2021 Bid Protest Decisions with Far-Reaching Impacts for Government Contractors
Bid protests are a key element of the federal procurement process. And whether contractors are submitting a proposal, filing a protest, or defending their award, bid protest decisions can impact not only the contract, but future outcomes and the overall award process. Decisions from 2021 are no exception. With implications for everything from filing deadlines to a protester’s burden of proof, 2021 decisions illustrate important considerations for government contractors, clarify key regulations, and highlight potential outcome trends for 2022 and beyond. Bond producers, sureties, and government construction contractors will not want to miss this important seminar on significant bid protest decisions.
Join Katie Burrows and Eric Valle, attorneys in PilieroMazza’s Bid Protests and Government Contracts practice groups, as they discuss 2021 decisions that will shape the bid protest landscape going forward.
- key decisions from 2021 and their implications;
- outcome trends to watch; and
- bid protest strategies for 2022
Katherine B. Burrows
As a government contracts lawyer and litigator, Katie counsels and represents government contractors in bid protests, requests for equitable adjustment, external investigations, qui tam suits under the False Claims Act, contract claims, including terminations for convenience and default, and disputes between subcontractors and prime contractors. Katie also advises on Federal Acquisition Regulation (FAR) clauses and “flow-down” requirements, teaming agreements and subcontracts; assists buyers and sellers in due diligence for mergers and acquisitions; counsels on compliance with government ethics rules, Inspector General investigations, and handles a wide variety of other federal, state, and local procurement issues.
Bid protests are a significant part of Katie’s practice, representing government contractors before the Government Accountability Office, the U.S. Court of Federal Claims, the U.S. Court of Appeals for the Federal Circuit, and numerous federal and state agencies.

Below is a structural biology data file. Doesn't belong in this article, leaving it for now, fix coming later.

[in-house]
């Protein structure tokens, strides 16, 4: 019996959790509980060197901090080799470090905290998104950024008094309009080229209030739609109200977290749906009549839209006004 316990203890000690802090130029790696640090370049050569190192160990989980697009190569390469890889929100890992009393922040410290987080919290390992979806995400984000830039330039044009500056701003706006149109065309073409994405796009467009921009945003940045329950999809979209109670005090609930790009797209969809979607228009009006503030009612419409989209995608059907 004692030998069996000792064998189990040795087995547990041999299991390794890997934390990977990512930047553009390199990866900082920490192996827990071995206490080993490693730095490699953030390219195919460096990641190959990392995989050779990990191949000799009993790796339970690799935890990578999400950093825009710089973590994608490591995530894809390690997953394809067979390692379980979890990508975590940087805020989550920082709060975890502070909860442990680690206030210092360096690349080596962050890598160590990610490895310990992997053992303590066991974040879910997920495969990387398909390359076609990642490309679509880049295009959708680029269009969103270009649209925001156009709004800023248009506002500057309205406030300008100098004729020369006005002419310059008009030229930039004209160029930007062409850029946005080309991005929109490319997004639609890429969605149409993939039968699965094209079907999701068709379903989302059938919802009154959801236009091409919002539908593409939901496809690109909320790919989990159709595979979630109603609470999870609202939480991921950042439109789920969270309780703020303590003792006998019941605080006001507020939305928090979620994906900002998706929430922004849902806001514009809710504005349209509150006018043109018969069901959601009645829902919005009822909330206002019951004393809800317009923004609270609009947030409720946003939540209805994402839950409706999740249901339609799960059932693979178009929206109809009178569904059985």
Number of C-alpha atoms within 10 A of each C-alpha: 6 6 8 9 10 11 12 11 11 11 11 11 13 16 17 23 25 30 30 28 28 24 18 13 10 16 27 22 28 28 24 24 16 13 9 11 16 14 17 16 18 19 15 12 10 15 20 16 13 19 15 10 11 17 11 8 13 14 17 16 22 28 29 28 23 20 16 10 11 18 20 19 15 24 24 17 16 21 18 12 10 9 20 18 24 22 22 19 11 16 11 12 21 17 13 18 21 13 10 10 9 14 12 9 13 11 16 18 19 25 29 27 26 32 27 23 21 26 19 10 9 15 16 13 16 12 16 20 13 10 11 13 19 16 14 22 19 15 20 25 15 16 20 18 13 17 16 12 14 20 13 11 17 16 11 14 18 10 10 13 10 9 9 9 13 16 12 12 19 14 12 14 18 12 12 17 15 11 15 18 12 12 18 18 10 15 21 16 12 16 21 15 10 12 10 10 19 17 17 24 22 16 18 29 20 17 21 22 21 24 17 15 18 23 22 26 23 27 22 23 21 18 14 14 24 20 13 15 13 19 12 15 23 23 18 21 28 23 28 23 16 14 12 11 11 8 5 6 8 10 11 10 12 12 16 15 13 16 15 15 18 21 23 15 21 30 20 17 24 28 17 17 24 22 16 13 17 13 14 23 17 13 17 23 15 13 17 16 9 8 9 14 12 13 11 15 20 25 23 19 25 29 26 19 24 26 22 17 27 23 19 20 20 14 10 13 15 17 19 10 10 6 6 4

A strong supporter for client rights, Katie also litigates complex contract cases before the federal district courts, federal agency boards of contract appeals, and other forums. In addition, she advises clients on numerous risk management and regulatory matters.
Eric focuses his practice on all aspects of doing business with and litigating against the federal government. His focuses include bid protests, contract claims and appeals, regulatory compliance, suspension and debarment, False Claims Act litigation, cost accounting, data rights and intellectual property, subcontractor and teaming agreements, and small business issues and size protests.
Eric clerked for the Honorable Matthew H. Solomson at the United States Court of Federal Claims. He studied procurement law extensively at The George Washington University Law School and graduated as a Murray Schooner Procurement Scholar. While attending law school, he worked for the Congressional Advisory Panel on Streamlining and Codifying Acquisition Regulations (809 Panel) and as a judicial intern at the United States Court of Appeals for the Federal Circuit.
Eric received the Patricia A. Tobin Government Procurement Law Award and the National Contract Management Association’s Outstanding Academic Achievement Award. Prior to attending law school, he worked for the Department of the Army and for a national defense contractor.
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